If you want to glimpse just how profound and subtle the Dharma can be and how words fail to convey its essence, read the Diamond Sutra. If you want a contemporary view of Dharma that genuinely embodies the Buddha's message without superstition, dogma or ritual, read Shanjian Dashi's Daily Dharma. Better still, if you can (and are lucky), find yourself a master, not one who "ironically admits his/her own ignorance," in Batchelor's words, but somebody who has tapped the sources of wisdom and compassion in the human creature and is willing to act as your guide. The Dharma is nobody's personal or institutional possession, to be doled out in recompense for uncritical submission; it is all yours for the taking, if only you can find it. Experience the Dharma first-hand, taste its subtlety and depth, and then judge for yourself.

As the Chinese proverb goes, "He/she who drinks it knows whether the water is hot or cold."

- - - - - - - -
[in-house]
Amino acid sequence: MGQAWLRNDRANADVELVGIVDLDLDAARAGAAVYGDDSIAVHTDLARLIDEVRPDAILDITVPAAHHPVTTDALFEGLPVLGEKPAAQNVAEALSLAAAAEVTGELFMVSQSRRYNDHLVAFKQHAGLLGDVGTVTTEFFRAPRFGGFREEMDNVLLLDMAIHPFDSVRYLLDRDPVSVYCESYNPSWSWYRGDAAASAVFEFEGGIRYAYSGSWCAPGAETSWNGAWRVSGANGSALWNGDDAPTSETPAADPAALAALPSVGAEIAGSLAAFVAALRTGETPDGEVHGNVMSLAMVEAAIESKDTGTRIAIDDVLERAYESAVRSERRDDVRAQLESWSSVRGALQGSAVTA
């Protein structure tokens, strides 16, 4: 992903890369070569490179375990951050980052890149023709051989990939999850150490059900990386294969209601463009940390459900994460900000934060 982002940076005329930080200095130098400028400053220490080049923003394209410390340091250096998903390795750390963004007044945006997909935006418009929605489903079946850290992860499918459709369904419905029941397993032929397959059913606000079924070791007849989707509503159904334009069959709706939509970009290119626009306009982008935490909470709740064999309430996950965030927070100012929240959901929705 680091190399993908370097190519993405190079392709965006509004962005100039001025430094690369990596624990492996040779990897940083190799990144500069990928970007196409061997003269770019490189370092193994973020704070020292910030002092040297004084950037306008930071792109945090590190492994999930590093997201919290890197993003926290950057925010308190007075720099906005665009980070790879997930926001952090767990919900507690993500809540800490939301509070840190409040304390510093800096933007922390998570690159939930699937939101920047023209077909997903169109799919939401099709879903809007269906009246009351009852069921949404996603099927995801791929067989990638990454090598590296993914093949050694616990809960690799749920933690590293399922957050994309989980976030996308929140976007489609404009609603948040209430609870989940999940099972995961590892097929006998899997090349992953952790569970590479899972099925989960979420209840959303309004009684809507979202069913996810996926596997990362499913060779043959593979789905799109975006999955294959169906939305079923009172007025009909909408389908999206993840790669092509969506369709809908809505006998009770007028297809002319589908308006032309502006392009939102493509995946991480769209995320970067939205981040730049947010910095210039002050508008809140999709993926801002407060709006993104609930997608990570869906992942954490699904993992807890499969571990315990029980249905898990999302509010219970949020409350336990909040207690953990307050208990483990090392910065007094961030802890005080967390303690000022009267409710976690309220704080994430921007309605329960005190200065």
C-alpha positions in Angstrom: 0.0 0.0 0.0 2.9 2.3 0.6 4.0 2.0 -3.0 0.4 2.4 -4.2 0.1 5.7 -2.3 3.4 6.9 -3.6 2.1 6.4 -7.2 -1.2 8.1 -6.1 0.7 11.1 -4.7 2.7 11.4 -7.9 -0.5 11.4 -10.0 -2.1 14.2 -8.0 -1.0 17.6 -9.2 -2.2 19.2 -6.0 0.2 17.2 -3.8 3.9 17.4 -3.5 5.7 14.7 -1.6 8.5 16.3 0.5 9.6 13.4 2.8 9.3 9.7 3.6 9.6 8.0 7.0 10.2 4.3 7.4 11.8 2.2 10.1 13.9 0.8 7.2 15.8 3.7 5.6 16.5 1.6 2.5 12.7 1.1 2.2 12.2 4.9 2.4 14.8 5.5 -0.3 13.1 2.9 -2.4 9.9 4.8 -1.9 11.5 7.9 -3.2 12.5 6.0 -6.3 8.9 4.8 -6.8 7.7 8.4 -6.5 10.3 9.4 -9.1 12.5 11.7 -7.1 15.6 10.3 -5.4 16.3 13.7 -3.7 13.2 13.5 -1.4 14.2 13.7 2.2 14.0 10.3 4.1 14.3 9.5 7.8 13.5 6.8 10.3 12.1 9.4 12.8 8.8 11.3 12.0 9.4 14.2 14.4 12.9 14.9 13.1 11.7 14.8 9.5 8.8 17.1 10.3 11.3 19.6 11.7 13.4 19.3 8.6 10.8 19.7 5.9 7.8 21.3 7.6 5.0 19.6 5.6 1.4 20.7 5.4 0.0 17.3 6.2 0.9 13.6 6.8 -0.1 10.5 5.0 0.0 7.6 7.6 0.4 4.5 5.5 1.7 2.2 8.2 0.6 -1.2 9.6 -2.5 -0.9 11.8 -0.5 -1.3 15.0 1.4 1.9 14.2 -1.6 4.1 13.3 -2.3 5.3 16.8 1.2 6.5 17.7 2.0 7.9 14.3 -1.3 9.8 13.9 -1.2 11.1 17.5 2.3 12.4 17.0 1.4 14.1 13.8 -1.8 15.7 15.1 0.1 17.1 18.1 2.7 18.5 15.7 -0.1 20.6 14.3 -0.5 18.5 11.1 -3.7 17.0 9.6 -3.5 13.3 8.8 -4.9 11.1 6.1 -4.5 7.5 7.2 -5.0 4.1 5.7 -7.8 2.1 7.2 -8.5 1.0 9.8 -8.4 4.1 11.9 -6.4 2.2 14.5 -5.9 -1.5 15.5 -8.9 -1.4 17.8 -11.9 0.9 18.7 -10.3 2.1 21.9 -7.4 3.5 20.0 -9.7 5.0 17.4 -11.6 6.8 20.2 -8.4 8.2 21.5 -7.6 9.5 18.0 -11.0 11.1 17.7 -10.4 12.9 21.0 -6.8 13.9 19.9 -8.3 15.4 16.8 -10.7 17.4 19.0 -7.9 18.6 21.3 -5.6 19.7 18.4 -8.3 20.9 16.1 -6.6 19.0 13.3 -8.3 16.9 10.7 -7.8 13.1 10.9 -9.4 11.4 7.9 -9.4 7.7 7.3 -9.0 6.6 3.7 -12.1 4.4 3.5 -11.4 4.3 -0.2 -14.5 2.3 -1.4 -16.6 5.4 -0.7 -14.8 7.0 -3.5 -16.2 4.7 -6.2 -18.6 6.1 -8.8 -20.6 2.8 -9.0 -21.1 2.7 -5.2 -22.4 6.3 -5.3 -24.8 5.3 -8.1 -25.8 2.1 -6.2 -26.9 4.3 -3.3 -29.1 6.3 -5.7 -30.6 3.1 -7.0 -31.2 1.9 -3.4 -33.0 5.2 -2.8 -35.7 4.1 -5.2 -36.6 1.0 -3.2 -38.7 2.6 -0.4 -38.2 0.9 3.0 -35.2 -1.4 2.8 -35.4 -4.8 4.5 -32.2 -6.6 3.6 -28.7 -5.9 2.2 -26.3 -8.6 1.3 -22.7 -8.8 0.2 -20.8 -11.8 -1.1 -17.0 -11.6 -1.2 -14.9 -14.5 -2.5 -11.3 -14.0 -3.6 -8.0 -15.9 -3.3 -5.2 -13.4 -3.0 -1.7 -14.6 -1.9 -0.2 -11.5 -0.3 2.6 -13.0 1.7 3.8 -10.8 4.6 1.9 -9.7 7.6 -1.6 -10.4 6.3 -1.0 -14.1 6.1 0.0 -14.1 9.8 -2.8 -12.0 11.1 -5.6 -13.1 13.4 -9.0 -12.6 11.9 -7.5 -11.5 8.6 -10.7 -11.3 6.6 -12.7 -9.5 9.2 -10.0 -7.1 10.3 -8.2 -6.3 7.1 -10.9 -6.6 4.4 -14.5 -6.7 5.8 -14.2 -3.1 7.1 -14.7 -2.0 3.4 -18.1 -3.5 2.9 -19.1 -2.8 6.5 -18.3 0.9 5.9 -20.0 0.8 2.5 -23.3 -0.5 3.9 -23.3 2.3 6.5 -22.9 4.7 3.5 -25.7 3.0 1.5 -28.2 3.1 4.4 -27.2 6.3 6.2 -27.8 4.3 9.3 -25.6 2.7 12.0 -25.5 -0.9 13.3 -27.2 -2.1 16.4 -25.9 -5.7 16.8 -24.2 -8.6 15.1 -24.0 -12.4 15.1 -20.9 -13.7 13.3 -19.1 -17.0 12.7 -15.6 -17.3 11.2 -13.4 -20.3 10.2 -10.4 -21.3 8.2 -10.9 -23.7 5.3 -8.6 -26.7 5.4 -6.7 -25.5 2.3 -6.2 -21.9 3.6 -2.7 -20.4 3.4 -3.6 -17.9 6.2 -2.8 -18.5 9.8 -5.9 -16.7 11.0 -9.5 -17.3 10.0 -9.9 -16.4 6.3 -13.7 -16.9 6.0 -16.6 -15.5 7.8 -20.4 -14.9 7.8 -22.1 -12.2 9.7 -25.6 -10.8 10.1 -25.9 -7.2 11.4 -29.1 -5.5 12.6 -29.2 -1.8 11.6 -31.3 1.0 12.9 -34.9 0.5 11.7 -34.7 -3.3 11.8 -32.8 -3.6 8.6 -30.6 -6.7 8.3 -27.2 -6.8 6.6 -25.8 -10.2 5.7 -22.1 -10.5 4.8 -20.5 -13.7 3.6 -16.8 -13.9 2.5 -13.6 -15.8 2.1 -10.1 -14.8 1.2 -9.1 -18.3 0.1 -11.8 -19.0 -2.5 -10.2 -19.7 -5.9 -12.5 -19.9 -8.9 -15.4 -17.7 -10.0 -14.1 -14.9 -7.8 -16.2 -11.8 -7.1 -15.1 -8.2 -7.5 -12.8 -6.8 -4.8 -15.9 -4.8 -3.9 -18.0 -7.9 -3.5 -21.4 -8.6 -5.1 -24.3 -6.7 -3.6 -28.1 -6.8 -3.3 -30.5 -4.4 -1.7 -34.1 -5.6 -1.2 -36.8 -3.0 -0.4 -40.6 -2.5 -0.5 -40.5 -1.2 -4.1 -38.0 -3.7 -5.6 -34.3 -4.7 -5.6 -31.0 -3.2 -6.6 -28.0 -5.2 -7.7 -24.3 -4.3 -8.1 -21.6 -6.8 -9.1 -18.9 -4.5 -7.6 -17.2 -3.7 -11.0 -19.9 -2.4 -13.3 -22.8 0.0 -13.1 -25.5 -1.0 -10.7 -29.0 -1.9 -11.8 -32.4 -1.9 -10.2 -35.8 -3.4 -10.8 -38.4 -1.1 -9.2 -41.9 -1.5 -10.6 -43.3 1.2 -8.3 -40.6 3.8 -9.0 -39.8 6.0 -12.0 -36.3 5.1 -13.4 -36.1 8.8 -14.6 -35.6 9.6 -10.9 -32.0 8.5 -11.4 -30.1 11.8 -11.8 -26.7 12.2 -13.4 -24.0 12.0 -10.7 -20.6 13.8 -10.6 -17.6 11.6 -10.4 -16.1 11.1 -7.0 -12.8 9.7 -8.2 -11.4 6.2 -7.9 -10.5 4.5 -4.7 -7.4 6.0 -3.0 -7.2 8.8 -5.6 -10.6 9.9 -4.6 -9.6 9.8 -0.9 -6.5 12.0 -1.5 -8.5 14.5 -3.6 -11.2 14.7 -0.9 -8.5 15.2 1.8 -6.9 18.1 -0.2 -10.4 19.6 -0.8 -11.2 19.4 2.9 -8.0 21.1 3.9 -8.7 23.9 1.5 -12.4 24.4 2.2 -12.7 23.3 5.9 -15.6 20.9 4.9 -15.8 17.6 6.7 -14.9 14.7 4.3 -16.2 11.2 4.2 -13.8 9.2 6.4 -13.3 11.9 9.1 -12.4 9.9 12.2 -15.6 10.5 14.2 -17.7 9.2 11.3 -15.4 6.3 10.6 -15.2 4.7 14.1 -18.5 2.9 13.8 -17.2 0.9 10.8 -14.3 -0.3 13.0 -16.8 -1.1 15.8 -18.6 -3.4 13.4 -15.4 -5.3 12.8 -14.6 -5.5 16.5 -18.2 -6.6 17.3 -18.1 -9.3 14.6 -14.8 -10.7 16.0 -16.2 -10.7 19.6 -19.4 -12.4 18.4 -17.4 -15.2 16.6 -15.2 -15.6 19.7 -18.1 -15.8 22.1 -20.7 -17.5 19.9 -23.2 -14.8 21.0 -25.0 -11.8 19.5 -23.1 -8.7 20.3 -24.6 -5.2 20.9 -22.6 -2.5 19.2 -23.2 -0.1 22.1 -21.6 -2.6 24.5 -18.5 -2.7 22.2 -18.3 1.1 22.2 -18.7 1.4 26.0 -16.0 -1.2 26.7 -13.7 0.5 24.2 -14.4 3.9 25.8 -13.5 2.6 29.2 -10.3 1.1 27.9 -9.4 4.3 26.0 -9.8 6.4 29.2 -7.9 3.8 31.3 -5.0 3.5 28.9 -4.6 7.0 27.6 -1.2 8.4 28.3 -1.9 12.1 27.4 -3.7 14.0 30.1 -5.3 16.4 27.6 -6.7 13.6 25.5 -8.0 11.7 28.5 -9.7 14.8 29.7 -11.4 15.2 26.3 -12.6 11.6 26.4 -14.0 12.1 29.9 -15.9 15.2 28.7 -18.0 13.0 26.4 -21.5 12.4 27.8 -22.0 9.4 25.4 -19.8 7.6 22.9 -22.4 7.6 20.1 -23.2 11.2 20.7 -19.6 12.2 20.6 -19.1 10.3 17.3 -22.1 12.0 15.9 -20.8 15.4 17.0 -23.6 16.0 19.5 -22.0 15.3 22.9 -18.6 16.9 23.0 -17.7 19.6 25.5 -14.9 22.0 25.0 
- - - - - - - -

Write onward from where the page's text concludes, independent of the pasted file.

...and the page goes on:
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Showing 1-6 of 6 posts in this discussion
Initial post: 27 Apr 2012 04:19:38 BDT
I am a former Christian, who finally rejected Christianity for all of the junk that other people had added to it --Paul being the worst offender -- and was quite happy with just the words of Jesus, until I at last decided that the supernatural baggage was too great. For years, I was attracted to Buddhism, largely because it contained no supernatural nonsense. However, every time that I looked closer, I was dismayed to find the same toxic accretion. That's why Batchelor is appealing; he attempts to return Buddhism to its essence, before others coated it with a bunch of crud.

In reply to an earlier post on 27 Apr 2012 11:39:44 BDT
arkebra says:
Hi Chas,

Thanks for your reply. I understand what you say and where you're coming from. I also feel the supernatural accretions draw the message away from our common humanity and play into the hands of religious hierarchies. We can do better without them.

Problem is, we don't really know what Jesus or the Buddha said. All our sources are secondary, were recorded after their death, and sometimes offer conflicting accounts and ideas. What to do, then?